IN this time of great flux, where job insecurity is at an all-time high, it can be a little overwhelming to try and understand what our options are when it comes to tenancy.
State and Federal leaders have come to the table with ongoing government assistance, but everything can become a little frustrating when you have to wait on hold to Centrelink just to get your ID number.
Real Estate Institute of Australia (REIA) president Adrian Kelly is calling on tenants and landlords alike to work together with REIA supporting those who most vulnerable.
"Looking after tenants who have lost employment is nothing new to us. What is new is the scale of the problem, but we will help you get through this," Adrian said, adding those who had lost their job were expected to continue to pay their rent if they can afford it.
"If you don't, it creates a problem for you down the track and also creates problems for the owner of the property in which you live, many of whom have also lost their jobs and have families and children to feed.
"If you can't afford to pay your rent, we understand. Don't bury your head in the sand and think that the problem will go away because it won't."
Adrian encouraged those who were financially vulnerable to engage with REIA and for those who had lost their job to speak to their former employer about benefiting from the recent JobKeeper assistance package.
"Talk to your employer and go and get it. There is your rental assistance and cash for other expenses right there. Go find it."
Adrian said the industry, like many others, would prefer 'a soft landing' at the other end of this crisis than a hard one.
"The real estate industry stands ready to assist as we always have," he said.
"This is our forte and we are ready to do whatever we need to do to make sure that our tenants and property owners suffer as little damage as possible."
Adrian encouraged all states and territories to 'step up and reach a unified position'.
"That position must be to keep the cash flowing through the economy. We have all been offered a lifeline by the federal government in the form of wages assistance so that everyday Australians can continue to pay their bills including rent.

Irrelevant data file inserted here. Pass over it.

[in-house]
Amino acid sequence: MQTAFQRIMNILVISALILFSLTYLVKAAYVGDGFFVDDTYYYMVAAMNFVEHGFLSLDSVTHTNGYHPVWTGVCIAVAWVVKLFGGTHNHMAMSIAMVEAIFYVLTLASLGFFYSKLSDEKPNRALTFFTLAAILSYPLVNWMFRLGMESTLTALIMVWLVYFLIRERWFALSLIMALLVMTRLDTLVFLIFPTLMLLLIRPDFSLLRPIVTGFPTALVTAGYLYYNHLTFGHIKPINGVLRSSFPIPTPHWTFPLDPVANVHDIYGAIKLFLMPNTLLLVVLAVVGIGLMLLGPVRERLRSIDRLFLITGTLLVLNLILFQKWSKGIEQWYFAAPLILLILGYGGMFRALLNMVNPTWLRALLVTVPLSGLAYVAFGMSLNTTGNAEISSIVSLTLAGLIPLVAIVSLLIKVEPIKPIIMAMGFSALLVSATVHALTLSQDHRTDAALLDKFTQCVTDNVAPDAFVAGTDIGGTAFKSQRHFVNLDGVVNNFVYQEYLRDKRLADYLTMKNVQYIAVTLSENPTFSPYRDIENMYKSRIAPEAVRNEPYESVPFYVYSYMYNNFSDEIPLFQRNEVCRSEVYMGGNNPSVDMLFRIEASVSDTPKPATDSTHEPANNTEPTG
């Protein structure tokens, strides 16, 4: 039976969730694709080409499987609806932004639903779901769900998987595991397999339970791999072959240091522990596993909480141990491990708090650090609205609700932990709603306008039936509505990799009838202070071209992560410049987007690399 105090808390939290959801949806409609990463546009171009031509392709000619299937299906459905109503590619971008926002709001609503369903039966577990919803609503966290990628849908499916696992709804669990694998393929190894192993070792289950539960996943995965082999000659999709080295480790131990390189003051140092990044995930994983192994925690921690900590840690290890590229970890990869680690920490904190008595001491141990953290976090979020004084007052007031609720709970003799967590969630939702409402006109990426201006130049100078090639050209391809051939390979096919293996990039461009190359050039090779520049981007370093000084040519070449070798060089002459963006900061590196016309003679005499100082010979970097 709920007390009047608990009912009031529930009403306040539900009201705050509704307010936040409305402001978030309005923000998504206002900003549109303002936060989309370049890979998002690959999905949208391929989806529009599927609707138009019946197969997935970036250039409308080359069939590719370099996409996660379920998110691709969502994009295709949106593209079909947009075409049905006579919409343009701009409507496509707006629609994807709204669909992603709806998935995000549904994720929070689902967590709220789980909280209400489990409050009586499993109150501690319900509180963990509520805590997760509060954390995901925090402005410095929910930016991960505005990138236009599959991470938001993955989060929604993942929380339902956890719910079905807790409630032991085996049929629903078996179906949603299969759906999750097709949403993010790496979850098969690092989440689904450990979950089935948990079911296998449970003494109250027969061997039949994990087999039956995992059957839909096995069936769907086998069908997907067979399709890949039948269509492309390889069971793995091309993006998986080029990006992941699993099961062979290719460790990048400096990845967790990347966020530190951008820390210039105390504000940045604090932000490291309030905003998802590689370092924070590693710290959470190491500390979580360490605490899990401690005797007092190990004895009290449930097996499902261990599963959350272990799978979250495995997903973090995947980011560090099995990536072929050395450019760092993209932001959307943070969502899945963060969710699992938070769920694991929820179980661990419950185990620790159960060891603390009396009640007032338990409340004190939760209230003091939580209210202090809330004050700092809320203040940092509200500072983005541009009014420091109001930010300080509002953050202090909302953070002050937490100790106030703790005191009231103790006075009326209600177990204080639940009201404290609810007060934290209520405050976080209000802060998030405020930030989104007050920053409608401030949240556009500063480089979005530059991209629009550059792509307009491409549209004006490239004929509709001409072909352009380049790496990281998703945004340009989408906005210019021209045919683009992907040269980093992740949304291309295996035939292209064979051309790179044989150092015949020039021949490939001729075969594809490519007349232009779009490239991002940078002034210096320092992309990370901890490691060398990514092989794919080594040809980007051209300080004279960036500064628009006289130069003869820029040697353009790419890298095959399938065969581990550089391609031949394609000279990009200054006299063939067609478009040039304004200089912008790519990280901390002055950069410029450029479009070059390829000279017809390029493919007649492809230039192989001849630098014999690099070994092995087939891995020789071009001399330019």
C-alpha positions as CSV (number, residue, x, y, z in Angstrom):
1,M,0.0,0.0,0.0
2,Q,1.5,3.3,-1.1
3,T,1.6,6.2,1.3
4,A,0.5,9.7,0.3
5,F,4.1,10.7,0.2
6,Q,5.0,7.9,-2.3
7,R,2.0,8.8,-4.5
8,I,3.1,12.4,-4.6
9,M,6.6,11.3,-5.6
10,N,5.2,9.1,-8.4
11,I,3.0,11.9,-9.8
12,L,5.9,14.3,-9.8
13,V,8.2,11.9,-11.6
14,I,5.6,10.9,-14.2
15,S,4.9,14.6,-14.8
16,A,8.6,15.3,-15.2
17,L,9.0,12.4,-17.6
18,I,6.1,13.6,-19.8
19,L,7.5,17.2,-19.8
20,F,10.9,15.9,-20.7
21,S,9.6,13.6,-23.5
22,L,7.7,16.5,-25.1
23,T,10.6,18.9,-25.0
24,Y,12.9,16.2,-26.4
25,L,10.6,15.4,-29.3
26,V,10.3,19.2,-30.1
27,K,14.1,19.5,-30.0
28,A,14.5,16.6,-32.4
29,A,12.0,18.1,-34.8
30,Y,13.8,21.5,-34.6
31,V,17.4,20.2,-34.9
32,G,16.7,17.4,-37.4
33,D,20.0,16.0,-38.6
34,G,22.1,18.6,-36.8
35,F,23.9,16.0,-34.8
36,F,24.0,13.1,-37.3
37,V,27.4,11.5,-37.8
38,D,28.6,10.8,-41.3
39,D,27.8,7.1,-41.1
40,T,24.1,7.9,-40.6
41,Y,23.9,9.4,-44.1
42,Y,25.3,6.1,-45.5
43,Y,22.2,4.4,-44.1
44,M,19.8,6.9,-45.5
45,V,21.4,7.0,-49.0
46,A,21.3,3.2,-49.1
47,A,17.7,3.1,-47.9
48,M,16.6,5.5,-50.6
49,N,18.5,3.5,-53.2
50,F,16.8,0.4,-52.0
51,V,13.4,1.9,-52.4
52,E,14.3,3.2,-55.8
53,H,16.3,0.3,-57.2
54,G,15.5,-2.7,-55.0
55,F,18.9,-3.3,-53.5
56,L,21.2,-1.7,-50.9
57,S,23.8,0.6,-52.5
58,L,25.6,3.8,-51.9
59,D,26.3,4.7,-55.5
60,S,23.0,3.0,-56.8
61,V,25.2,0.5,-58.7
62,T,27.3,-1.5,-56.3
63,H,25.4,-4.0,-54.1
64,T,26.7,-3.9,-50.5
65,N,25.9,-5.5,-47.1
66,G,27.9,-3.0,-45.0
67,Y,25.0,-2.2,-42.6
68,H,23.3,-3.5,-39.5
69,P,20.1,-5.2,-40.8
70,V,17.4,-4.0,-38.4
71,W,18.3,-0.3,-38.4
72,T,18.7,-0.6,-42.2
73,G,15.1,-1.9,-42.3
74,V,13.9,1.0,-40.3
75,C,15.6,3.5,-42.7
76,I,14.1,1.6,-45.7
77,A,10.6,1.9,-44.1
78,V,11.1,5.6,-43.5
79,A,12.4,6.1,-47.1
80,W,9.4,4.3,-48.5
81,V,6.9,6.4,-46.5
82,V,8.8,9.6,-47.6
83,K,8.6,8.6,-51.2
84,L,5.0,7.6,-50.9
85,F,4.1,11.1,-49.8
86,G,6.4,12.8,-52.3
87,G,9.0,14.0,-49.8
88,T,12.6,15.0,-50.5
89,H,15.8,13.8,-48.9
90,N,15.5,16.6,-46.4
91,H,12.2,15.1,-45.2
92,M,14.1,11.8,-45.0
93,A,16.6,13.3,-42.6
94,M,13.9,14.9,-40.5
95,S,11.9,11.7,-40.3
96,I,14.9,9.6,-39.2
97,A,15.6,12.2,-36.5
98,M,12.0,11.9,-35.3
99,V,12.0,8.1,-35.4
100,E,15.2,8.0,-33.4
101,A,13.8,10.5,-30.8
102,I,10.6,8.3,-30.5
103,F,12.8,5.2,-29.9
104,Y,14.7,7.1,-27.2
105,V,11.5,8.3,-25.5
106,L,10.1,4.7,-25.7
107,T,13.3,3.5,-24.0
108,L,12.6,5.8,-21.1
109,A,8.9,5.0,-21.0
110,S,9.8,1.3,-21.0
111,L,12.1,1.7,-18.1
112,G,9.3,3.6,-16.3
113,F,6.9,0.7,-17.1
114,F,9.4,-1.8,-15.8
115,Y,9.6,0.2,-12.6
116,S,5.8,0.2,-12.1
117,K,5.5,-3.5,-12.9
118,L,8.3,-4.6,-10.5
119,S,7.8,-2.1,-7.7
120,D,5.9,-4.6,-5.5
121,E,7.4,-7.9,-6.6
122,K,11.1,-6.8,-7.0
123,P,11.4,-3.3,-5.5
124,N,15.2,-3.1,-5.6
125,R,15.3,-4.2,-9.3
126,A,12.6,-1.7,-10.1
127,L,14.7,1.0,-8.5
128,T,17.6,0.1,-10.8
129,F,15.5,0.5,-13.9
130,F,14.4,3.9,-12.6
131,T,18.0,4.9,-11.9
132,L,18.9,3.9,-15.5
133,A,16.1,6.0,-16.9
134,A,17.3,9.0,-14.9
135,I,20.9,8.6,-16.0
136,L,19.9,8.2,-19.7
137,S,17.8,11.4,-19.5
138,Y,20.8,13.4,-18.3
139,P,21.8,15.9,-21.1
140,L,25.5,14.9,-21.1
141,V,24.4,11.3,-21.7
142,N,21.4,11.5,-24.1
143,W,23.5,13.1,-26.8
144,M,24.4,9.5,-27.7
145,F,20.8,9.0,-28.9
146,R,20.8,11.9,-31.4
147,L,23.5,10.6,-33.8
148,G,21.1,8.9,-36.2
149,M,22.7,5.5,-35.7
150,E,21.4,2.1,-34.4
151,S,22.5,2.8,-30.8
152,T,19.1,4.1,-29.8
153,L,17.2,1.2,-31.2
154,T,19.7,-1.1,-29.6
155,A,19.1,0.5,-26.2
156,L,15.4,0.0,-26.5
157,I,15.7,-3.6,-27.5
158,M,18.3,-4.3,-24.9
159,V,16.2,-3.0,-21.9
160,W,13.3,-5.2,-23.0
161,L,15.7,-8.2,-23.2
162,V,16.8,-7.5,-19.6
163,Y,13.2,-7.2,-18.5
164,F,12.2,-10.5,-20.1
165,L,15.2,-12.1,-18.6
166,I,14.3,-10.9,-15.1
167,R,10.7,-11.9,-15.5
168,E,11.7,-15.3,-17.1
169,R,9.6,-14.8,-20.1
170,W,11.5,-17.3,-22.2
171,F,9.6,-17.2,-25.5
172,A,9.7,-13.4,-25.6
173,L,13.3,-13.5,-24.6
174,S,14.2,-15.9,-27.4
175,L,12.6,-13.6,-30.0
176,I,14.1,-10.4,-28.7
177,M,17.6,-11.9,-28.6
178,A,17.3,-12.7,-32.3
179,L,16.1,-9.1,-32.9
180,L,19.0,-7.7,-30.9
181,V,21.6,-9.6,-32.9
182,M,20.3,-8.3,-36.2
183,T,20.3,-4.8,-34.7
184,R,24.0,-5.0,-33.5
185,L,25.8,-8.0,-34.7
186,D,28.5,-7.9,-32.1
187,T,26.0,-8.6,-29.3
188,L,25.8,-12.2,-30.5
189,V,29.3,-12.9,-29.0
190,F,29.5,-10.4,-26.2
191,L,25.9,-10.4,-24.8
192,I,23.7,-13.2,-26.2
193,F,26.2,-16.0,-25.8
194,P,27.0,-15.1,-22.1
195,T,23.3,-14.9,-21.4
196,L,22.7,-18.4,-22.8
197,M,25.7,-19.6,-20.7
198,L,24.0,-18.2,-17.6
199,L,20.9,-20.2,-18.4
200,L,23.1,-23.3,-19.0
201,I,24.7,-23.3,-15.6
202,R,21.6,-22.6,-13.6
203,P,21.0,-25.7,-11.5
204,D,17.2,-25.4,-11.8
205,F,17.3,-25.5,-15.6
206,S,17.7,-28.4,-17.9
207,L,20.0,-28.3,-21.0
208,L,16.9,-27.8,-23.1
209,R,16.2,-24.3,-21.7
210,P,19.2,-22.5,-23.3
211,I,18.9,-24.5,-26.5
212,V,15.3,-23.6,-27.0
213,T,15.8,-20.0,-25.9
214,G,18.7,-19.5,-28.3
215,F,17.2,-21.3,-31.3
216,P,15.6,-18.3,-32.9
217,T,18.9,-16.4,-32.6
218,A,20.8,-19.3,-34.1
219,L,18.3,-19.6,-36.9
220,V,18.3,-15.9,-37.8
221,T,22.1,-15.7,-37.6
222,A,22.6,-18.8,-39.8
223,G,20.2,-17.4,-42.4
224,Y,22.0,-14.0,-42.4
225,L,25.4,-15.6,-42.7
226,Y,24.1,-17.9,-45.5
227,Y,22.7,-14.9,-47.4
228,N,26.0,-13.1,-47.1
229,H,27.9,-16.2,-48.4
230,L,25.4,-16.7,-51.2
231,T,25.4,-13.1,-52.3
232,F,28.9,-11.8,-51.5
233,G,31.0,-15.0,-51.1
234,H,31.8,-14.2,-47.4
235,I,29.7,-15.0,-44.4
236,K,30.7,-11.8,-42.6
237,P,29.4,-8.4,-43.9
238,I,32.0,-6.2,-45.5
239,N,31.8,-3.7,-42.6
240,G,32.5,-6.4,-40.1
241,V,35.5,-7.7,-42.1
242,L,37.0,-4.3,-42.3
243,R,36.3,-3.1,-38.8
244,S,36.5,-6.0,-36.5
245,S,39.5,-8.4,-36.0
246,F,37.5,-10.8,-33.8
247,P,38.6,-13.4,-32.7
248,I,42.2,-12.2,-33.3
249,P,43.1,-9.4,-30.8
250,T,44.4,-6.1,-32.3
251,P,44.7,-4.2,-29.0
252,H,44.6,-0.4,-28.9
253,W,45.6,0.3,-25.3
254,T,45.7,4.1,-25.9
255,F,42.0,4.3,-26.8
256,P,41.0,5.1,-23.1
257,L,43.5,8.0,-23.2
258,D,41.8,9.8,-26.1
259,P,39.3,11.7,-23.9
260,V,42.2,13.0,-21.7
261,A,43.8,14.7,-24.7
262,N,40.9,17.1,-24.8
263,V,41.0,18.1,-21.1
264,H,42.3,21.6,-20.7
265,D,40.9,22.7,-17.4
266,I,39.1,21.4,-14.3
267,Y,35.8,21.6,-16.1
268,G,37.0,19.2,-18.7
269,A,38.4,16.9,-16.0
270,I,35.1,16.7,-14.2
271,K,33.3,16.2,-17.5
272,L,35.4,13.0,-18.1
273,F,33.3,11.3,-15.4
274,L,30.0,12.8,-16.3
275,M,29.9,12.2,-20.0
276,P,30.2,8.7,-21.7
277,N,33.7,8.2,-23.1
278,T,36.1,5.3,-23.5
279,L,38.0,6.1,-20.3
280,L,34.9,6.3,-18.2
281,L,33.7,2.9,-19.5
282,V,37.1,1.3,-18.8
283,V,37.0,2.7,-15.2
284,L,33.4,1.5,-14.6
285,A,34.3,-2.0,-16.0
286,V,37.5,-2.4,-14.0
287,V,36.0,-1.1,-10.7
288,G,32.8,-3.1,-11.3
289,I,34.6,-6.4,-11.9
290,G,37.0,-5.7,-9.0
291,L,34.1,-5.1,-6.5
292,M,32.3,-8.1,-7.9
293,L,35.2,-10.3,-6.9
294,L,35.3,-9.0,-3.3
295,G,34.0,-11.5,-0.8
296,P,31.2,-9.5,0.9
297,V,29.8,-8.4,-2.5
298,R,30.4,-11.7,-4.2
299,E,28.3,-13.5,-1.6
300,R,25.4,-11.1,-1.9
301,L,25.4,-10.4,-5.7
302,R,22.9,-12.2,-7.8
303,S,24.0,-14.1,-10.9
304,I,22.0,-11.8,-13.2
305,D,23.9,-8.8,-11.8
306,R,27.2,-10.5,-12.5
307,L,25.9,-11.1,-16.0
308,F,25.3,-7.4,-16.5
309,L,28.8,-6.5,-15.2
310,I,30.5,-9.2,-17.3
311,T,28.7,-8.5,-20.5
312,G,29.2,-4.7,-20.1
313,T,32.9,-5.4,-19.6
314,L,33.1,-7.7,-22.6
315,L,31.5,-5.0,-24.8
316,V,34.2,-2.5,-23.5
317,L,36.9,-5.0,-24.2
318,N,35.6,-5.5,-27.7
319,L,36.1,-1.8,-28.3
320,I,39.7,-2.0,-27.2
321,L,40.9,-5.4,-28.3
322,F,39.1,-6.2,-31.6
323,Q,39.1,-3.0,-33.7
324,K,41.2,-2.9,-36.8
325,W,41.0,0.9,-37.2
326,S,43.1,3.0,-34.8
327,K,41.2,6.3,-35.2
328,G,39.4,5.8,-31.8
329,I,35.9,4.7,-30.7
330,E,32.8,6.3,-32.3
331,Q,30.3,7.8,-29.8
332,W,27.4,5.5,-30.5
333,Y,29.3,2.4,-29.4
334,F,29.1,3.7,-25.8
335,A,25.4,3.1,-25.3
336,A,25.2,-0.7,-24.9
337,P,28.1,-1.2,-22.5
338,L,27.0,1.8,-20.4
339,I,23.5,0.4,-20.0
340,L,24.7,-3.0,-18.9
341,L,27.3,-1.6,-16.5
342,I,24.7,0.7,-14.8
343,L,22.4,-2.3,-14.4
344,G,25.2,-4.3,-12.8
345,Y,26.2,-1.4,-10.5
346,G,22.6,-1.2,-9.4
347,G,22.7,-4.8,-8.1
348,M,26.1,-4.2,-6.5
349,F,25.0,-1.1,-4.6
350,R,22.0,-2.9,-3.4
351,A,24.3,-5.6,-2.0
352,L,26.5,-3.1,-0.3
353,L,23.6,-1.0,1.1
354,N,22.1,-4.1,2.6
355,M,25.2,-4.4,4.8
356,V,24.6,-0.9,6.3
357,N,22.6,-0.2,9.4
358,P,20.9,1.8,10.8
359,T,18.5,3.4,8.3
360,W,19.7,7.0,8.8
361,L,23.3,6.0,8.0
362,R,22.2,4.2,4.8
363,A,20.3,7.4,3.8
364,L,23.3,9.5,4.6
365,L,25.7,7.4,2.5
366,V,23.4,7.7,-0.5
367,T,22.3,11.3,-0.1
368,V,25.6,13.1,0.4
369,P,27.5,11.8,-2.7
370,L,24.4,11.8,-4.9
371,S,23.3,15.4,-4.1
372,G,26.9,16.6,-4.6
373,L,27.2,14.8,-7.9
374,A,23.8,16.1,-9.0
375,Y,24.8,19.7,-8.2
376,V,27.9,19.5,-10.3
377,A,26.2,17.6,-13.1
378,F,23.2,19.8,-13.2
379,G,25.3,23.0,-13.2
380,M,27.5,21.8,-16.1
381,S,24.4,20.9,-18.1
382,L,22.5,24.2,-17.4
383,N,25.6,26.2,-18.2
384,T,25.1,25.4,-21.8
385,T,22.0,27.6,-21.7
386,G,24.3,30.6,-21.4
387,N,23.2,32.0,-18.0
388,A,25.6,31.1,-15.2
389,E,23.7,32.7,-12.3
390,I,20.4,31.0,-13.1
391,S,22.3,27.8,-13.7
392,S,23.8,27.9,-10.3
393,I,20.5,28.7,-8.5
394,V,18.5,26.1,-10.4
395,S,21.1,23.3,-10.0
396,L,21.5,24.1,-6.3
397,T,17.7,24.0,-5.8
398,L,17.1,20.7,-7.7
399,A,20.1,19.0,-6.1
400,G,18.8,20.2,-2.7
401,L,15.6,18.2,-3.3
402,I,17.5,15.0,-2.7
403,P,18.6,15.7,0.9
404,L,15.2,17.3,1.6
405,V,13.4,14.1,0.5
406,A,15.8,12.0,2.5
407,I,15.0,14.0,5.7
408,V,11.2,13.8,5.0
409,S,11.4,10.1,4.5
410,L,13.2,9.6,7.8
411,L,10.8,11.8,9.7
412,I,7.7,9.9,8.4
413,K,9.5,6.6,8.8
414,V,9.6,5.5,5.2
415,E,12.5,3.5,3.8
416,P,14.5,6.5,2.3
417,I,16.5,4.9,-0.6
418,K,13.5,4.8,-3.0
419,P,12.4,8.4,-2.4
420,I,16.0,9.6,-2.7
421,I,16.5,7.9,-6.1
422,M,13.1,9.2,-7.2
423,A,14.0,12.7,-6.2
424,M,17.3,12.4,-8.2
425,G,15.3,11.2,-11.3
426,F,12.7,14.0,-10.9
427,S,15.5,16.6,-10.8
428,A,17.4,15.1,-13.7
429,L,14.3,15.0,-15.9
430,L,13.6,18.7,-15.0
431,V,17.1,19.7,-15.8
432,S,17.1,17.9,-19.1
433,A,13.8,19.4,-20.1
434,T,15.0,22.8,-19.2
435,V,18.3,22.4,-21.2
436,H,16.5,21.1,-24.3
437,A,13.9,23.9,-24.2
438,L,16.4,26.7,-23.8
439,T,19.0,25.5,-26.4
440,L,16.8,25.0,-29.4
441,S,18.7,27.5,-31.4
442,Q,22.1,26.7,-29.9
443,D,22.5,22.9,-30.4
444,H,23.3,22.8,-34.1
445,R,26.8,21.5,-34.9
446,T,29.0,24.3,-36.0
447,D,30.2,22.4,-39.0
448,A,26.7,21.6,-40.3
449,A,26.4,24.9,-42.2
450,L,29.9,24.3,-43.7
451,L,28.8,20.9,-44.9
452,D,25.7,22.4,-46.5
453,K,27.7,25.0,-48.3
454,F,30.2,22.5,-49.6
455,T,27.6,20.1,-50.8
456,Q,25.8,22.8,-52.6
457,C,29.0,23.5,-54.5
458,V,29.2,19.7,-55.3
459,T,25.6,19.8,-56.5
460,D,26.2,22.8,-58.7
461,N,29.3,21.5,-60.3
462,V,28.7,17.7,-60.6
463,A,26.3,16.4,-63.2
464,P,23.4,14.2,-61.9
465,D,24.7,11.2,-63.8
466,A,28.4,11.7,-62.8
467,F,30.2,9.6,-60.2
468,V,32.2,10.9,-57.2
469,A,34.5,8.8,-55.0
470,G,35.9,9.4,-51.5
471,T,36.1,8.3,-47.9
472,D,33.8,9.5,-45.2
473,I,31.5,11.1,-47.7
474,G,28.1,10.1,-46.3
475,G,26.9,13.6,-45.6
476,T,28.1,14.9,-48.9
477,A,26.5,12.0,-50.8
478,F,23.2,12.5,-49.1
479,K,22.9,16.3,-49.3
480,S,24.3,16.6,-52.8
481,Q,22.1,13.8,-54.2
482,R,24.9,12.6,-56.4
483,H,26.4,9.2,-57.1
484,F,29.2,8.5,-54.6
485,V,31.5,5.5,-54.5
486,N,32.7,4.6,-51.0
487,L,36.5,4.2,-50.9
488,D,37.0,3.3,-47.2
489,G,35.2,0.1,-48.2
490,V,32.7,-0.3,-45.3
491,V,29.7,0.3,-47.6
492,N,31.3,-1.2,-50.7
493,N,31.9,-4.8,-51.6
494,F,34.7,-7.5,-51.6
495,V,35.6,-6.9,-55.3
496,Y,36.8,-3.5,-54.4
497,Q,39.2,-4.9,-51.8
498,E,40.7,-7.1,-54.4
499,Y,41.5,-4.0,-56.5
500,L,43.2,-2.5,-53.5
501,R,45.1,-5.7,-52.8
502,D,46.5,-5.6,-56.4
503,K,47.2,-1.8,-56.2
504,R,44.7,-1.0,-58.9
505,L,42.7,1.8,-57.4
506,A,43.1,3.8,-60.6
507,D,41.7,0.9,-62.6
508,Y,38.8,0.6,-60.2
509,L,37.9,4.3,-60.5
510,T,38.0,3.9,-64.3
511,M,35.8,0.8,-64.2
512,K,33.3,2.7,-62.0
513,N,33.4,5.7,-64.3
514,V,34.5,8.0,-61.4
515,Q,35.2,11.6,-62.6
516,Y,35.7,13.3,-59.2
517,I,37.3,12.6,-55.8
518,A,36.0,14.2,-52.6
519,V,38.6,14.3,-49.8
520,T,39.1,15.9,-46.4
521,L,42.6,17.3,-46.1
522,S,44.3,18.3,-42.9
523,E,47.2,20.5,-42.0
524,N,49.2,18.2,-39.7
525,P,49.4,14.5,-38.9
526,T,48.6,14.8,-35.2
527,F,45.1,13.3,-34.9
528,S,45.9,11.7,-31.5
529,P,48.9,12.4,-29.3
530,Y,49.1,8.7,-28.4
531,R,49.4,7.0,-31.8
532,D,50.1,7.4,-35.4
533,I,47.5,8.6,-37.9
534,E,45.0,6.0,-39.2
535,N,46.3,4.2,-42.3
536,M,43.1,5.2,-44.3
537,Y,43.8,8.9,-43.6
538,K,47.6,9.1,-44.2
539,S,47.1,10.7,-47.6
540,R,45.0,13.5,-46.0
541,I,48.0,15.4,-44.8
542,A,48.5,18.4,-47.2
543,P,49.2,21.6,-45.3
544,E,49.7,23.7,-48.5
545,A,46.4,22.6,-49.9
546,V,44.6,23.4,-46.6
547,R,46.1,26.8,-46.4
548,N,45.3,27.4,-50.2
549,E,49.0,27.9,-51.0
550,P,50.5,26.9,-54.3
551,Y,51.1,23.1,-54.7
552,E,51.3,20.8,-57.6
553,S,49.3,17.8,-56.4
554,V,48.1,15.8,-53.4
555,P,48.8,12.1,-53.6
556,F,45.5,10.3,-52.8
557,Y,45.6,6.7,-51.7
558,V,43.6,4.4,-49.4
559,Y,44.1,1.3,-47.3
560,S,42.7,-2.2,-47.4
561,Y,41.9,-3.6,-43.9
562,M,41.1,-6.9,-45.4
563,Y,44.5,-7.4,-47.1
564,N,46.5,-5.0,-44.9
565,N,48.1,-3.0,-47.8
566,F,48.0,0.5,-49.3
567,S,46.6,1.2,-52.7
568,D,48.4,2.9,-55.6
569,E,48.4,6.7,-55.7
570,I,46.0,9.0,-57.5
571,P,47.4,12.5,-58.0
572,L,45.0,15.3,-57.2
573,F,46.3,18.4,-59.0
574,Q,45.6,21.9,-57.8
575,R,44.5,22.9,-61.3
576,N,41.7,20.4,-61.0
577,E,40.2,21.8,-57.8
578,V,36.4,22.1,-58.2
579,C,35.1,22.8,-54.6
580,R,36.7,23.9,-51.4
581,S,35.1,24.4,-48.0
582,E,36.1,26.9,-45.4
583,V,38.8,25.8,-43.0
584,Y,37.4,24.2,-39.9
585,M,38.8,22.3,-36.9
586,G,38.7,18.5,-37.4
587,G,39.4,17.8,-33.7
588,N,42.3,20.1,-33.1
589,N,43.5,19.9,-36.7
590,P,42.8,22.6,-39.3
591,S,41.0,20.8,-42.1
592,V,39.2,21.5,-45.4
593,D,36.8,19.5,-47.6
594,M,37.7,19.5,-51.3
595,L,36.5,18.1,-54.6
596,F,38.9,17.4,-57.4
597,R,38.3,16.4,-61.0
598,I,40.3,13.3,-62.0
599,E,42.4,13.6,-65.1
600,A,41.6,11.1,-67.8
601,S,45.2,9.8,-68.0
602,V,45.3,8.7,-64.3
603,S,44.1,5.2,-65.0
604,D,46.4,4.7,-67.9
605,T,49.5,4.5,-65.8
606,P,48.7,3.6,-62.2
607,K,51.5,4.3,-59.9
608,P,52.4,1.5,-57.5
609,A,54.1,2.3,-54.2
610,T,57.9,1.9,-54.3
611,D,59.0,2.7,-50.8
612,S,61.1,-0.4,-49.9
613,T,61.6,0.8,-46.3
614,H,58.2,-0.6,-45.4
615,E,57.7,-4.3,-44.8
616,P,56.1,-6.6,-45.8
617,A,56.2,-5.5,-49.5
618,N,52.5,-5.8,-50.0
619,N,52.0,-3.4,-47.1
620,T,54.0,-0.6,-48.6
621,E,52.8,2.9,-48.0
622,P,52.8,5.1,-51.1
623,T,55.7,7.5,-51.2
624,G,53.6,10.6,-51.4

"The rent cash flow ensures that everyone wins and I unashamedly include the real estate agent in that.
"We need income in order to continue to employ our property managers who are at the coal face of looking after both tenants and landlords," he said, adding leaving tenants and landlords to fix the problem will result in "utter anarchy".
"For example, what about the case of a tenant who lives in a rental property in Melbourne but the owner of that property lives in Brisbane. They have never met. How will that negotiation end up?"
Adrian said he understood many property owners will come under an immense amount of pressure over the coming months.
"We know that this is a stressful time for you, particularly for those of you that just like your tenant, have also lost employment," he said.
"We are here for you as we always have been and we will help you and your tenant get through this. We are all in this together," he said, encouraging those managing their own properties to not take advantage of the current situation.
"For those owners who do this, you are nothing short of greedy and pathetic. Just stop it and show some compassion."
TENANT LOBBY GROUPS
Adrian assured Tenant Lobby Groups that, while he was on their side, calling for free rent for everybody "just doesn't cut it".
"You need to be more socially and financially responsible than that and perhaps once and for all finally understand that money doesn't grow on trees," he said.
"Tenants who are still in employment need to continue to pay the rent and you need to be supportive of this because it is the right thing to do.
"For those tenants who have lost employment or have had their hours reduced, let our industry work through those issues."
Adrian went on to thank the entire industry for the leadership shown over the past month.
"We will get through this but there will also be casualties."